We Americans like to think of ourselves as strong, rugged and supremely confident — a nation of Marlboro Men and Marlboro Women, minus the cigarettes and the lung cancer. So why do we increasingly find ourselves hunkered behind walls, popping pills by the handful to stave off diseases we might never contract and eyeing the rest of the world with an us-or-them suspicion that borders on the pathological?
Last week, I heard some of the nation’s leading cultural anthropologists try to explain these and other phenomena. I came away convinced that we, as a nation, definitely should seek professional help.
The American Anthropological Association held its annual meeting here in Washington, and I was invited to an afternoon-long panel discussion titled “The Insecure American.” I decided to overlook the fact that my hosts, Hugh Gusterson of George Mason University and Catherine Besteman of Colby College, had recently co-edited a book called “Why America’s Top Pundits Are Wrong.”
“The Insecure American” turned out to be a revelation — by turns alarming, depressing and laugh-out-loud amusing — as scholar after scholar presented research showing just how unnerved this society is.
Setha Low, who teaches at the City University of New York, has spent years studying the advent and increase of gated communities. People decide to sequester their families behind walls because they are afraid of crime, they feel isolated from their neighbors, and they’re nostalgic for a kind of idealized Norman Rockwell past, Low reported. Nothing terribly irrational about that.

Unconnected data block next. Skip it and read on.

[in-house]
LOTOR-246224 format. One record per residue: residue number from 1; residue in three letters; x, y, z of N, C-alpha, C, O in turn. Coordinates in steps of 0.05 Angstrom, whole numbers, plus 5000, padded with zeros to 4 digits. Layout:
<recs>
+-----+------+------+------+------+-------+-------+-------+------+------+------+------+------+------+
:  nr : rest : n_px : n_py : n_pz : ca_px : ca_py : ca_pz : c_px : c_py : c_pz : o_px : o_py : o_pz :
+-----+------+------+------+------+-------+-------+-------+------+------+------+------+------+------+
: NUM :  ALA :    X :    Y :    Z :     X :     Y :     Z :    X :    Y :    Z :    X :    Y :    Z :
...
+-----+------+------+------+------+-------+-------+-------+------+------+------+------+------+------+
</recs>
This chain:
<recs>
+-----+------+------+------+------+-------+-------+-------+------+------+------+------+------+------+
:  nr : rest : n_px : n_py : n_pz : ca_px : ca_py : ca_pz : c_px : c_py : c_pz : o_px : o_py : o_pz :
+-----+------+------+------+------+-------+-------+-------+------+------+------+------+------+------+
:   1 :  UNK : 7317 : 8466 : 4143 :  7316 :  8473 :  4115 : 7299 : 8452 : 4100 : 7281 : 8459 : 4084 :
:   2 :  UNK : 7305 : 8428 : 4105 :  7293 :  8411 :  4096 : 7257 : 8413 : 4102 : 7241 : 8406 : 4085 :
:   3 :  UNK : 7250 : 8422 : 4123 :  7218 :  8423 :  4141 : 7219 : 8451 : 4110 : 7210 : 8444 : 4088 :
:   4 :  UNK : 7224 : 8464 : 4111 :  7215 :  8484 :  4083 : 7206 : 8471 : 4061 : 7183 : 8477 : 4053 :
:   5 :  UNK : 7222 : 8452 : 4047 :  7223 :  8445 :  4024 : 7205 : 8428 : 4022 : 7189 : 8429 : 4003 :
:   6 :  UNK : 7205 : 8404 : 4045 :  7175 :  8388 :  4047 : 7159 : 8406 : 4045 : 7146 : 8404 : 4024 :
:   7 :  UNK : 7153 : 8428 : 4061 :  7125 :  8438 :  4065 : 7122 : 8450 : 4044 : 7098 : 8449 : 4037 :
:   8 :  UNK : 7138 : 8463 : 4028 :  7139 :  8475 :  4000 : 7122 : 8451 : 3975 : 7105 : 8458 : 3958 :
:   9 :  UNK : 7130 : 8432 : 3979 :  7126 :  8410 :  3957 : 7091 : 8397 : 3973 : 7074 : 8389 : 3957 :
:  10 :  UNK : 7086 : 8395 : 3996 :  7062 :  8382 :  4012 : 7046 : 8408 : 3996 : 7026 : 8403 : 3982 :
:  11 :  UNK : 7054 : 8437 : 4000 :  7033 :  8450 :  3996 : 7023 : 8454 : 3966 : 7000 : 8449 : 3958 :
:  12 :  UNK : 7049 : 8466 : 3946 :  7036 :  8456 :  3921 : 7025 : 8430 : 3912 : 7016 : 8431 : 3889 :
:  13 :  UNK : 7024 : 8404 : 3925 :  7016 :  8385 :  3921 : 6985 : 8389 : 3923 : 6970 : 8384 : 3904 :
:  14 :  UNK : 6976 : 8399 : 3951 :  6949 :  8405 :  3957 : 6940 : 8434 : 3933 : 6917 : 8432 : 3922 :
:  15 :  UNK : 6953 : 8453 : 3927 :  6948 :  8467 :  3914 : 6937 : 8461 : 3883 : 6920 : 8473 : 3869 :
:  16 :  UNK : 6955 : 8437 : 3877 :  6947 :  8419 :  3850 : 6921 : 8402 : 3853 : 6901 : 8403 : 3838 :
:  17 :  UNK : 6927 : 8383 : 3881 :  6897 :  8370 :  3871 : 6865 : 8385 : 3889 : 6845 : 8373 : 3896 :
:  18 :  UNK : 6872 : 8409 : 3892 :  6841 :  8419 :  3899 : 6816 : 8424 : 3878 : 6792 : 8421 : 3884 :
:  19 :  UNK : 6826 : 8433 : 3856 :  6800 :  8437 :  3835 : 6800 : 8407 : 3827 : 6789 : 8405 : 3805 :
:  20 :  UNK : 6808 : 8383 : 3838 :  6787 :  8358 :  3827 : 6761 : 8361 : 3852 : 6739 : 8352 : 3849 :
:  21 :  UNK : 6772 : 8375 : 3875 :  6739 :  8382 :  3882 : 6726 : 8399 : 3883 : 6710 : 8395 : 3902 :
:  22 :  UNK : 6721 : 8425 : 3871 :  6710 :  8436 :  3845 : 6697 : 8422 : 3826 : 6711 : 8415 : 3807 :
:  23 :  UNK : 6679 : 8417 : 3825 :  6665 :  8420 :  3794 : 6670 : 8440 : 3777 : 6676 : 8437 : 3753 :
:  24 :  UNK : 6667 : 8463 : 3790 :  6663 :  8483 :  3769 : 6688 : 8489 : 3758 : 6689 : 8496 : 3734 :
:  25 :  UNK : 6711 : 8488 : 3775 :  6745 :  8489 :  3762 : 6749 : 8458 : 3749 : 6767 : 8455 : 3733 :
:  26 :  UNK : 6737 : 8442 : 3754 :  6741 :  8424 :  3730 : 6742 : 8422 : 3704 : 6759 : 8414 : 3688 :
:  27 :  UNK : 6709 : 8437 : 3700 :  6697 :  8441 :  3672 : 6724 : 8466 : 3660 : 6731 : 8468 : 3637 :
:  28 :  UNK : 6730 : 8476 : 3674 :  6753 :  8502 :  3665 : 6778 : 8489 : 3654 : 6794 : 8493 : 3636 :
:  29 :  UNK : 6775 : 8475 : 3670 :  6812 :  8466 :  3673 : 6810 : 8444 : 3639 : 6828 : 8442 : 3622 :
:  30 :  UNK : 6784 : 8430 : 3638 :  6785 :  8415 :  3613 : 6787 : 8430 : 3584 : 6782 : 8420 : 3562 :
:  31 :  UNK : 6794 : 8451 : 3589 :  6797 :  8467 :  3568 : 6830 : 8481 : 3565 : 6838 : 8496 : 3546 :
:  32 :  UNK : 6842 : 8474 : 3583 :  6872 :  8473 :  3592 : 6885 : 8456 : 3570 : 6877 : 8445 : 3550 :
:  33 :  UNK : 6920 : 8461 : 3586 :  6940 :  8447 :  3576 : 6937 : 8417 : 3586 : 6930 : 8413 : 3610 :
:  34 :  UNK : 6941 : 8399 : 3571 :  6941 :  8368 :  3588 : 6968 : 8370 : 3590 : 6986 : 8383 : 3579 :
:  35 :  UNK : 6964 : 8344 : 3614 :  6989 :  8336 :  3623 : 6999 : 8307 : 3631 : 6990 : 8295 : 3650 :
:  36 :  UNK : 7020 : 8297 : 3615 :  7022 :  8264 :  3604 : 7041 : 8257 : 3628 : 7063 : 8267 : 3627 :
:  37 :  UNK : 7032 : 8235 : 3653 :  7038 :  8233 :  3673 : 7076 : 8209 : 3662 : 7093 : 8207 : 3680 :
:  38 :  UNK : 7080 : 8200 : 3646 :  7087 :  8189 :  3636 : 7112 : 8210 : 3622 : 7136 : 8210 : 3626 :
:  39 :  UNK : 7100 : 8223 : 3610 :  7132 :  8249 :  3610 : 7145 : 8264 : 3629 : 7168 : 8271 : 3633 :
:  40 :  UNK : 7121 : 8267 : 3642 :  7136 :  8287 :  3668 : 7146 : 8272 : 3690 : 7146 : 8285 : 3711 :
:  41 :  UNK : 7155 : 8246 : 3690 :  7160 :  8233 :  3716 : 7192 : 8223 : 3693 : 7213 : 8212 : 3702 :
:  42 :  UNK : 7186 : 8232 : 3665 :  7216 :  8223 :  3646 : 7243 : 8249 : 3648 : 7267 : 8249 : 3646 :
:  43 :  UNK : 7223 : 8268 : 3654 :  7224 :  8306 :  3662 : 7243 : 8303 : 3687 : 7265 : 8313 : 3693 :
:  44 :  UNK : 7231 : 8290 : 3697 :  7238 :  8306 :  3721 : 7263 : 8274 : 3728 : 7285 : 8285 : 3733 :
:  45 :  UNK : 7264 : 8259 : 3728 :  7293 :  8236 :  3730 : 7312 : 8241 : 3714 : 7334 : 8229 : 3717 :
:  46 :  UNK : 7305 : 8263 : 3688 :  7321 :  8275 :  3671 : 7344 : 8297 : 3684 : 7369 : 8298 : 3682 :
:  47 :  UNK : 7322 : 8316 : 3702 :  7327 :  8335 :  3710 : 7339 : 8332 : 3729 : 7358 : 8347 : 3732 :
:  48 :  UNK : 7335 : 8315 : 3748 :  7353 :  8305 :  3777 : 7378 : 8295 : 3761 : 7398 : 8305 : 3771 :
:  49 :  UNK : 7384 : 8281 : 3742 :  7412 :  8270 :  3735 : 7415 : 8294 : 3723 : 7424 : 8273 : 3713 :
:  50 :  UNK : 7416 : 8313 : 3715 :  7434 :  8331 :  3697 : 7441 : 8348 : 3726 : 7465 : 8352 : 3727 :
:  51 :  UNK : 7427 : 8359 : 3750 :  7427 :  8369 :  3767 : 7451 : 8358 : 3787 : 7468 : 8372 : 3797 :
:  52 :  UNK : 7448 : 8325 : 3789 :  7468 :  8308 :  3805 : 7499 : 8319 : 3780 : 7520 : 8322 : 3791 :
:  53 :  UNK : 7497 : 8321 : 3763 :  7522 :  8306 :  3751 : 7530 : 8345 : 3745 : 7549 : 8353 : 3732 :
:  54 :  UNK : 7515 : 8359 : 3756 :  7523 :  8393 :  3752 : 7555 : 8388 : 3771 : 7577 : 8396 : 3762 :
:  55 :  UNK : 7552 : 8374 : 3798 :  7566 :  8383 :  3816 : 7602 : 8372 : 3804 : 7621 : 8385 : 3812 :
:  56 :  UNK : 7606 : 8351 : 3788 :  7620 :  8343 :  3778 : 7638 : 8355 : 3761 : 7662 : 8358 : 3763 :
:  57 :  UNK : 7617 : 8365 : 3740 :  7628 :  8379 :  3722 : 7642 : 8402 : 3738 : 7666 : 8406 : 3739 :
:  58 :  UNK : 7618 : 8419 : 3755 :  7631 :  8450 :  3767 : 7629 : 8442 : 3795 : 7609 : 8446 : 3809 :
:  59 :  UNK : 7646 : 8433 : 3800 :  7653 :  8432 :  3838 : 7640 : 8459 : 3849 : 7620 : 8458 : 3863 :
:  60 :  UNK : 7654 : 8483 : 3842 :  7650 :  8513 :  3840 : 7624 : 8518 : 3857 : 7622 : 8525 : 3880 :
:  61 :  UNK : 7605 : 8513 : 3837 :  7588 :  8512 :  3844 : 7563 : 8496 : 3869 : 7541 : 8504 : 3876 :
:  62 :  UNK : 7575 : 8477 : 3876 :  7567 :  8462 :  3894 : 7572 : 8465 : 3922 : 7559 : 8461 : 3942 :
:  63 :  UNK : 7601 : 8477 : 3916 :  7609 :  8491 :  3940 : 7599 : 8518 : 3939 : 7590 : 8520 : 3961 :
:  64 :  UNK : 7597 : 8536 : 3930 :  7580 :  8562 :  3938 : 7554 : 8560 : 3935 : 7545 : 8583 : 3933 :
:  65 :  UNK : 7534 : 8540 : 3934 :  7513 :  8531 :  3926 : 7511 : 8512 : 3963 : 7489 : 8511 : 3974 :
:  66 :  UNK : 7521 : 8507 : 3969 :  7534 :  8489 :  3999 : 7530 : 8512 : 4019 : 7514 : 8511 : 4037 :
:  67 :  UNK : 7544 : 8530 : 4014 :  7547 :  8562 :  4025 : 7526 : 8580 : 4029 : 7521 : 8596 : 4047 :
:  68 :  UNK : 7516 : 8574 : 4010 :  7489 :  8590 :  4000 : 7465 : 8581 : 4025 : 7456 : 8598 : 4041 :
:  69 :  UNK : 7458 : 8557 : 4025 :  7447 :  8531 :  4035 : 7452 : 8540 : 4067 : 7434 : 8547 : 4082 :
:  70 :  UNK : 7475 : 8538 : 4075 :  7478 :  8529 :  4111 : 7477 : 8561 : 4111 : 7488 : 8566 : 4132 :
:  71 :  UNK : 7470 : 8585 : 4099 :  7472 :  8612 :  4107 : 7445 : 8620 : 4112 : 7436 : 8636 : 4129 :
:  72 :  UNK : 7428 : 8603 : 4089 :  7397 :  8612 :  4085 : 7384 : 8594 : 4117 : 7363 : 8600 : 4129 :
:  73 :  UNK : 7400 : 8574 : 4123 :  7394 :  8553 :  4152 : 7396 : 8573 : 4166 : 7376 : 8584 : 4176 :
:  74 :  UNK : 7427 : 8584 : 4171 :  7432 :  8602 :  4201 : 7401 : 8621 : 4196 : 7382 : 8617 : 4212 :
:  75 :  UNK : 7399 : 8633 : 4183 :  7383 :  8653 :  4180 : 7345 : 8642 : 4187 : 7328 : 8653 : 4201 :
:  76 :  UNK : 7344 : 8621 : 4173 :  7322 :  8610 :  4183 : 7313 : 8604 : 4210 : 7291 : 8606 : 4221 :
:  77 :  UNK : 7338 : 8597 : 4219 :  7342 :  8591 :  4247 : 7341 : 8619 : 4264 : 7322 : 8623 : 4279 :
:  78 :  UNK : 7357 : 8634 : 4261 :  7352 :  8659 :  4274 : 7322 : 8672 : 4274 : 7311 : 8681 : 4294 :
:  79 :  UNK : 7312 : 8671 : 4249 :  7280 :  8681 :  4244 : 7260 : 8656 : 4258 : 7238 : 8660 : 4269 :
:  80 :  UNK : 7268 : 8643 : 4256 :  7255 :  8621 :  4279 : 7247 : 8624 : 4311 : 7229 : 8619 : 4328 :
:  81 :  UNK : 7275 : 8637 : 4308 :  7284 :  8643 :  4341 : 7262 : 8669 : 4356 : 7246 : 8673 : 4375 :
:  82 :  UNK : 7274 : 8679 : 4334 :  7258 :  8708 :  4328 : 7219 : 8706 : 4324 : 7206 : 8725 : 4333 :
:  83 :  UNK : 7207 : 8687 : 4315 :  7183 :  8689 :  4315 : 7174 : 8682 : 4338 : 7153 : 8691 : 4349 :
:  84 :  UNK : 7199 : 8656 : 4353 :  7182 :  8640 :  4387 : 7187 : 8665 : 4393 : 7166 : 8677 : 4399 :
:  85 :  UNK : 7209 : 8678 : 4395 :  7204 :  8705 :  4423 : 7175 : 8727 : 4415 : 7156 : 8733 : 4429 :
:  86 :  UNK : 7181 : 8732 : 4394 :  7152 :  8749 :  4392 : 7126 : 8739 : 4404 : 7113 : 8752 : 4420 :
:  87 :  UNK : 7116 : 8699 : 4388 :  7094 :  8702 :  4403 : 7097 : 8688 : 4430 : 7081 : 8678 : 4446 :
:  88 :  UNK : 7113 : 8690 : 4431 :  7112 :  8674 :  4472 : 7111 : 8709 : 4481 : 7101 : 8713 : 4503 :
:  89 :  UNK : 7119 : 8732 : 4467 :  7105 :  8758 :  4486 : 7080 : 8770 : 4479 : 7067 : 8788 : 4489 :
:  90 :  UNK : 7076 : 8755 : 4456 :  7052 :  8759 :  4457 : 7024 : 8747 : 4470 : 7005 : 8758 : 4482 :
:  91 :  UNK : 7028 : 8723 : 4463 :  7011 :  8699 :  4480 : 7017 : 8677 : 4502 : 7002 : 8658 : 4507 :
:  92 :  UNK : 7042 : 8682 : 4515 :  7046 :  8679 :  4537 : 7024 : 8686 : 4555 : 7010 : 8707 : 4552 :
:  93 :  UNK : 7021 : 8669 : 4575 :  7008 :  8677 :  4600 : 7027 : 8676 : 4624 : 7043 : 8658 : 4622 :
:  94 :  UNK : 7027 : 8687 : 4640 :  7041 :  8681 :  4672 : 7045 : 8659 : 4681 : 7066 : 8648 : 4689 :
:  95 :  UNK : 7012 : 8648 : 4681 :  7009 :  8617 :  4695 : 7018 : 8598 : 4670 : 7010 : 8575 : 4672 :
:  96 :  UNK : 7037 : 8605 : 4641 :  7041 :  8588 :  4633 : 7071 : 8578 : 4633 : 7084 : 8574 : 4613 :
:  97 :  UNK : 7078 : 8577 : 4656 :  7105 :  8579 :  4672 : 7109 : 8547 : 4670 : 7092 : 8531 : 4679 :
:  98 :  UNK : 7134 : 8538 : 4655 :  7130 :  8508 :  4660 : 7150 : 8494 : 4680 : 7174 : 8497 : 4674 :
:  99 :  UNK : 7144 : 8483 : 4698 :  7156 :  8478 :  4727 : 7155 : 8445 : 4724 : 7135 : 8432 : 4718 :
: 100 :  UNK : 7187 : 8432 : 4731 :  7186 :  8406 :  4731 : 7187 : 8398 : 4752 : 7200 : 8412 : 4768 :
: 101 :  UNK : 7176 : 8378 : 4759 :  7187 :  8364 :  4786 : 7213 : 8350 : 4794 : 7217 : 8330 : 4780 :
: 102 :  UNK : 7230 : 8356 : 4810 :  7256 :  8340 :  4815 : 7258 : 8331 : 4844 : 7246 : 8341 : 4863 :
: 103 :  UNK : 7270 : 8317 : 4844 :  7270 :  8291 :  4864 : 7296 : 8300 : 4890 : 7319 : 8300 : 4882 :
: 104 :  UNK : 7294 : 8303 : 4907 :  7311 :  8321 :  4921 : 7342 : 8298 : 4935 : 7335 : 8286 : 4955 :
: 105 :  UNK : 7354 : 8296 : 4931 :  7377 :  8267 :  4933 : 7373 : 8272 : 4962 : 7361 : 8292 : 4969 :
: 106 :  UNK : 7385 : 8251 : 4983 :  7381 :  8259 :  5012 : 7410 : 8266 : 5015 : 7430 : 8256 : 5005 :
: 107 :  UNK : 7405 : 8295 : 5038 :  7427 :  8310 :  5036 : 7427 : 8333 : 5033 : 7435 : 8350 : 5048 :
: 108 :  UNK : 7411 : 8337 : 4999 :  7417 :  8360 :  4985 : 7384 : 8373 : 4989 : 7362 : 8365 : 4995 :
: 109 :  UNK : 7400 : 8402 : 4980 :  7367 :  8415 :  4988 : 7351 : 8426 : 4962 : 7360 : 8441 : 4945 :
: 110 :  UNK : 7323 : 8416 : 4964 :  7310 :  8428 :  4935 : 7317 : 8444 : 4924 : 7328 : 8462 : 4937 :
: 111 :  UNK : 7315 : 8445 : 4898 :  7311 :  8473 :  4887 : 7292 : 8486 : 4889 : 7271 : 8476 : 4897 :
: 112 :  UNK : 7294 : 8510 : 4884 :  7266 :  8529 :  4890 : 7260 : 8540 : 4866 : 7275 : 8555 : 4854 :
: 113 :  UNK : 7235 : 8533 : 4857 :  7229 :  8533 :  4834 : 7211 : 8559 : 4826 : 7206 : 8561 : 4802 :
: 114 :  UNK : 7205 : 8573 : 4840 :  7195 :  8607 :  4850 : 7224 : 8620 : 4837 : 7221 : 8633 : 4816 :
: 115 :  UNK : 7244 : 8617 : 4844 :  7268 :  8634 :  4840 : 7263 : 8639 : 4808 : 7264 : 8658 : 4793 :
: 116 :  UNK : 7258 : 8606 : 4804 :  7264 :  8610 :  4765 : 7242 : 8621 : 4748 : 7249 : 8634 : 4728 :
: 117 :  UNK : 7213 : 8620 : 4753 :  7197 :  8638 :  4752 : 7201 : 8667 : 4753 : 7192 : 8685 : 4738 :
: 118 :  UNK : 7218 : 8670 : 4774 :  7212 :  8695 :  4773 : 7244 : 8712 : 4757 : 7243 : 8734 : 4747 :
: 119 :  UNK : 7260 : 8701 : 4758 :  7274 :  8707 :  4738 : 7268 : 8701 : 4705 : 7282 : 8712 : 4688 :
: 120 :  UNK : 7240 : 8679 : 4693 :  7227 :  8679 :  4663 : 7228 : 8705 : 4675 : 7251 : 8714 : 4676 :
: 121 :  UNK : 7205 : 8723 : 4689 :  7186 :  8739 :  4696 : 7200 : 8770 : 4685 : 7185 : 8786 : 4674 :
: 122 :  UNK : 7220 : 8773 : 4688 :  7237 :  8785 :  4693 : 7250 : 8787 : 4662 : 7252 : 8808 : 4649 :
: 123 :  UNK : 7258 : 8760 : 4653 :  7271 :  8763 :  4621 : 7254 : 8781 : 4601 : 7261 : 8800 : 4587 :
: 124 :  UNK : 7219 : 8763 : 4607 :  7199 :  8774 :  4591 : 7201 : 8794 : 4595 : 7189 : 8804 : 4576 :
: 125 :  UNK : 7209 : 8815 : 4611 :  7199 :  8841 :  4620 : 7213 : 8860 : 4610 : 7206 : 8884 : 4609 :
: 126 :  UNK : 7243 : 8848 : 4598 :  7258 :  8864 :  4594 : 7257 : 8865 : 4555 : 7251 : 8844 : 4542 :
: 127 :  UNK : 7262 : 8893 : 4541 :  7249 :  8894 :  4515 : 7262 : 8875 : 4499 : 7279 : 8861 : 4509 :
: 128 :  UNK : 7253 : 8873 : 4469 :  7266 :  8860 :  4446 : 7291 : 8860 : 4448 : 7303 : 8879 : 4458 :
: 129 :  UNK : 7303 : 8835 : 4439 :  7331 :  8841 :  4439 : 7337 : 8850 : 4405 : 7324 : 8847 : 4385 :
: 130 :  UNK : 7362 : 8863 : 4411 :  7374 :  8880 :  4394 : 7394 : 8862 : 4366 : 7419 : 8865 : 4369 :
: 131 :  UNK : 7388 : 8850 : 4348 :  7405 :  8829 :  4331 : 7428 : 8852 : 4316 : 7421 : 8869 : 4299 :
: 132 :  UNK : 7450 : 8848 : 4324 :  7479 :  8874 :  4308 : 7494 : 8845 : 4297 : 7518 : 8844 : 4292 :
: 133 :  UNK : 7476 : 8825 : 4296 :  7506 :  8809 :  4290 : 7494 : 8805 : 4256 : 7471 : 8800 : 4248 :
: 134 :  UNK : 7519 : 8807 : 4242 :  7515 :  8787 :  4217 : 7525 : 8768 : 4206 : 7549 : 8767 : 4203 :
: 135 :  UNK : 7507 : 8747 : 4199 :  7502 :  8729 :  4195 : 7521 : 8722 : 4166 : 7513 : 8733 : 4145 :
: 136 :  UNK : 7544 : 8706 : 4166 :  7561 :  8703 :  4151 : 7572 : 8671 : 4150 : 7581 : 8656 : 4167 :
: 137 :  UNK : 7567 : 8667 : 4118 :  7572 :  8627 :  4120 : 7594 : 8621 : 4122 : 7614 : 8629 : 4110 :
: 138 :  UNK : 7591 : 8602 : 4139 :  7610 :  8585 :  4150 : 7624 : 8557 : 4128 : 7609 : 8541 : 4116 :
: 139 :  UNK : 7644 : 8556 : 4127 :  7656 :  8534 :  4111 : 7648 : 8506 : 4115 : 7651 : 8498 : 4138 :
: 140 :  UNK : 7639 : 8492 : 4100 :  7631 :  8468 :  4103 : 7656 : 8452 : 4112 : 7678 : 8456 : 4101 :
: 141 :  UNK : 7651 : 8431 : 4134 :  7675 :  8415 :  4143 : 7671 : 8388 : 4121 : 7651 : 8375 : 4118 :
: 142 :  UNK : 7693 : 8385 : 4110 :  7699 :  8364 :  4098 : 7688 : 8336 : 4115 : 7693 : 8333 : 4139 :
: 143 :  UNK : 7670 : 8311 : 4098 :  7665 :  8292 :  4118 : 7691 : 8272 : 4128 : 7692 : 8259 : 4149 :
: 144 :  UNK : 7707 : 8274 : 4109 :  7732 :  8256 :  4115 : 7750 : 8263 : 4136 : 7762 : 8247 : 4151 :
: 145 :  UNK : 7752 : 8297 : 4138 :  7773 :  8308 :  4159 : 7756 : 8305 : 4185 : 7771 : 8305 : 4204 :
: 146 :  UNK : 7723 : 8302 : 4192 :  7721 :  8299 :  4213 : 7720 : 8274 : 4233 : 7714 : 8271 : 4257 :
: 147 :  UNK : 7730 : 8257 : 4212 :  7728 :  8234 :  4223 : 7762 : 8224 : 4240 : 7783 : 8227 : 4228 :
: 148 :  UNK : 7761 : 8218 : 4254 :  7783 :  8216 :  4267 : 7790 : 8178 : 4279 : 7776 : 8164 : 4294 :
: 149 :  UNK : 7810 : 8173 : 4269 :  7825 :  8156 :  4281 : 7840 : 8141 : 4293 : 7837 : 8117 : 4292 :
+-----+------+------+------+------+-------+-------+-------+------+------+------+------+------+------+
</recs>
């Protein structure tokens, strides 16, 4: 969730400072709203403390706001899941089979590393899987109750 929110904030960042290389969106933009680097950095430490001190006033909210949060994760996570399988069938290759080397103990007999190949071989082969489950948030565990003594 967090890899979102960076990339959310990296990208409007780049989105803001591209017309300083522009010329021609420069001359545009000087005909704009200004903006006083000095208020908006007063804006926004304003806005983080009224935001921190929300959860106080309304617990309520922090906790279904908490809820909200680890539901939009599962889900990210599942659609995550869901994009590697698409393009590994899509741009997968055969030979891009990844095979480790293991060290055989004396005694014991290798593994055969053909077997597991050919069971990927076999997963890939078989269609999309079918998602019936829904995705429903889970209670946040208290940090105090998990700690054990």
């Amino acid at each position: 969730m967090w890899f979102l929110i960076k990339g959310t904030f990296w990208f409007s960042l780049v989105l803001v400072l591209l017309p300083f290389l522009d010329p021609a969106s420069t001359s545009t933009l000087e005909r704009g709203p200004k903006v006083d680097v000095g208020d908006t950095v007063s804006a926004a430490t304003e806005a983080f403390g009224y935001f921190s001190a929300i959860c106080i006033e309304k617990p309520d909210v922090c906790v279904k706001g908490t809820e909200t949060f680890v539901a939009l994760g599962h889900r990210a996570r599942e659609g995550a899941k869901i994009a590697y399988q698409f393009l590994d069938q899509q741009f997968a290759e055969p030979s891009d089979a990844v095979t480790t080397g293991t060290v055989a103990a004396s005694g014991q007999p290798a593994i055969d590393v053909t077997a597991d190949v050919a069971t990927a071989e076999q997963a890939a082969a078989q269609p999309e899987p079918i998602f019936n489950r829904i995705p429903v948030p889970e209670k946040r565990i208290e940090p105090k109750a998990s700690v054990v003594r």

But after extensive interviews with residents of gated communities in San Antonio and on Long Island, Low discovered that there isn’t really less crime behind the walls, people don’t really feel more secure, and there was no greater sense of small-town closeness among neighbors. Despite the gates and guard huts, people still felt they needed to set their alarm systems.
Joseph Dumit of the University of California at Davis presented his work arguing that health care has been redefined into a statistical exercise in risk reduction. The average American fills nearly 13 prescriptions a year, Dumit said, and many of the drugs are not to make the patient well but to reduce the statistical risk that the person will become ill. People who are otherwise healthy are prescribed statins to lower their cholesterol, for example, or beta blockers for high blood pressure.
Dumit pointed out that this risk-driven approach assumes that every one of us is “inherently ill.” It also drives health-care costs by pushing doctors and drug companies to spend whatever it takes to incrementally reduce a patient’s risk of getting sick — even though some of those patients never would have gotten sick, anyway.
Susan F. Hirsch, a professor at George Mason University, gave a riveting presentation on how terrorism feeds insecurity. Hirsch’s husband, Abdulrahman Abdullah, was killed in the 1998 al-Qaeda bombing of the U.S. Embassy in Dar es Salaam, Tanzania. When some of the alleged perpetrators faced justice in a New York courtroom in 2001, Hirsch began attending the trial as a victim. She ended up studying it as an anthropologist, concluding that the legal system, while imperfect, was the best way to deal with terrorists.